Soup-e Jow is a delightfully simple and flavorful soup, but is not really well-known in the line-up of Persian soups and Aashes. (Aash is a Farsi word for a thick soup, like a cross between a soup and a stew.) The barley offers an earthy flavor and satisfying chew, while lemon juice contributes a refreshing sourness. Carrots bring a brilliant color, and milk adds creamy richness.
This soup was a favorite of my family’s when I was growing up in Iran, and I remember looking forward to it every time Mom prepared it.
It completely surprised me when I realized that I have neither prepared nor eaten this soup in nearly 40 years. Maybe that’s because it’s not readily available in restaurants, or because it isn’t mentioned in many Persian cookbooks. I’m not sure what made me think of this soup today, but I had a strong craving for it, even though I only had vague memories and hunches about what ingredients to use.
Off to the pantry and refrigerator, I went to gather the ingredients. Surprisingly, I had everything I needed on hand! As I made the soup, I was greeted by familiar aromas, appearance, and tastes.
I later followed up with the expert in the field – my mother – who validated most of my hunches and offered more insights. The broth was of course always made at home, and at times pieces of chicken were added to make this a complete meal. When I talked with a friend about the dish, she told me she made it with chicken meatballs, which I thought was brilliant!
I suspect though that I added a lot more carrots than Mom would have, and honestly, that is one variation I am absolutely OK with! With a soup this simple, I think the options are endless. I see carrots, potatoes, celery, chard, parsnips, or sweet potatoes finding their way into this soup, and each or all of them would be absolutely delicious.
As with many of my recipes, I hope that you will try this soup as it is and then make another pot and put your signature stamp on the ingredient list!
- 1 medium onion, diced
- 4 tablespoons olive oil
- 2 cloves garlic, minced
- 4 medium carrots, grated
- 1 cup pearl barley
- 4 cups chicken broth, homemade prefered (or vegetable broth)
- 1 teaspoon salt
- 1/2 teaspoon black pepper, ground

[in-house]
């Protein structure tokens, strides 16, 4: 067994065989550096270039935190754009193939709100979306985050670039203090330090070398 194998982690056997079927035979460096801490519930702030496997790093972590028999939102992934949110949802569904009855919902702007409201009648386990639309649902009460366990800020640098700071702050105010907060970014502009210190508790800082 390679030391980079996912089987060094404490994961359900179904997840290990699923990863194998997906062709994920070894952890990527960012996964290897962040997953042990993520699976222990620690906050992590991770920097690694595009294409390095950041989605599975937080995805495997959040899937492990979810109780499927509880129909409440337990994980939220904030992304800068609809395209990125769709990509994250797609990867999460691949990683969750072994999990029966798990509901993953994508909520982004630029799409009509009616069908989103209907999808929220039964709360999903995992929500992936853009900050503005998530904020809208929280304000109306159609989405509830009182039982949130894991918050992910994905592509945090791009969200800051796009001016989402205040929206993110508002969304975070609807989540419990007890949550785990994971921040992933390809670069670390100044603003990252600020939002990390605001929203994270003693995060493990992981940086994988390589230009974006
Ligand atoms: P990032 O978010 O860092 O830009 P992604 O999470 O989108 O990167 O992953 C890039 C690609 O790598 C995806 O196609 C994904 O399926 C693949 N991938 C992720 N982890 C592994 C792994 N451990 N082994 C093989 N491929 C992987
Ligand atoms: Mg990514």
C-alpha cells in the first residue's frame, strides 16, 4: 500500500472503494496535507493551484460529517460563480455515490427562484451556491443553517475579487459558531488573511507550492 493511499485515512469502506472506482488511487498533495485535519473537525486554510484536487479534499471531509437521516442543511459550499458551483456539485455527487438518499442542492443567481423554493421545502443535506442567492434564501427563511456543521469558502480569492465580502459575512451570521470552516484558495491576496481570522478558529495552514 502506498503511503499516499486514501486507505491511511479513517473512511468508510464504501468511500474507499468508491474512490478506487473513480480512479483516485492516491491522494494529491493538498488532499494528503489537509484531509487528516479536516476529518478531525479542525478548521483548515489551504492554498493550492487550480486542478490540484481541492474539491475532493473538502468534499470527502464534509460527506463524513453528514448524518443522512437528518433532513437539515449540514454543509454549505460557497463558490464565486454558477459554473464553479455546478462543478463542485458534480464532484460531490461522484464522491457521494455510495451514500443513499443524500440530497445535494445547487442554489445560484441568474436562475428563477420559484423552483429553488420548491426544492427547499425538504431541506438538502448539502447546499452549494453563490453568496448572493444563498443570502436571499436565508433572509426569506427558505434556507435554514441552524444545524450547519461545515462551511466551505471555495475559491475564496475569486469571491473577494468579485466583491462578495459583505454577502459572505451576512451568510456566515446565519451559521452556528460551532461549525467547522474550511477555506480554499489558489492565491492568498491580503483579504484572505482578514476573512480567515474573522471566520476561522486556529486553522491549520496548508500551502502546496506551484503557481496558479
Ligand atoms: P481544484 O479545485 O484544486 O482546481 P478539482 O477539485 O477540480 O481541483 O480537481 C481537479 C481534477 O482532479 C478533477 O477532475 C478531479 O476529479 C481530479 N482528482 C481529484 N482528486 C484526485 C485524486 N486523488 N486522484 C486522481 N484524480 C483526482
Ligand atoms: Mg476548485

- 1 fresh lemon, juiced
- 1/2 to 1 cup whole fat milk, or cream if preferred
- 2 tablespoons parsley, roughly chopped
- In a large pot, saute the onions in olive oil over medium heat for about 15 minutes or until the onions are softened and turned slightly golden brown. As always adjust your flame to make sure the onions are not darkened too quickly.
- Add the minced garlic and toss it around for a couple of minutes before adding the grated carrots, barley, chicken broth, salt, pepper and lemon juice. Bring the pot to a gentle boil, reduce the heat, cover and cook for about an hour. After an hour check to see that the barley is softened and cooked properly. Don't overcook, though: barley should always have a bite to it and that is what makes this dish so satisfying in texture.
- Depending on the thickness of the soup stir in 1/2 to 1 cup of milk or cream, and taste for seasoning. Add a touch more salt or lemon juice if the flavor isn't robust and tangy. Sour should be a strong flavor in this soup.
- Serve the soup in a terrine, garnished with the chopped parsley. Be sure to have extra slices of fresh lemon for the sour-lovers in your family!
2 Comments Add yours
Hi, thank you so much for the recipe, I’m definitely going to try it soon! It will be my first time dealing with barley. Should it be pre-soaked or pre–cooked before putting it into the soup? Does it puff a lot after boiling? I need 1 cup of raw dry barley for this recipe, right?
You are very welcome Irina, I hope you enjoy the soup! The barley for this soup (1 cup) is pearled barley, so no soaking is needed. The barley will definitely “puff up” and get plumper like any other grain that gets cooked.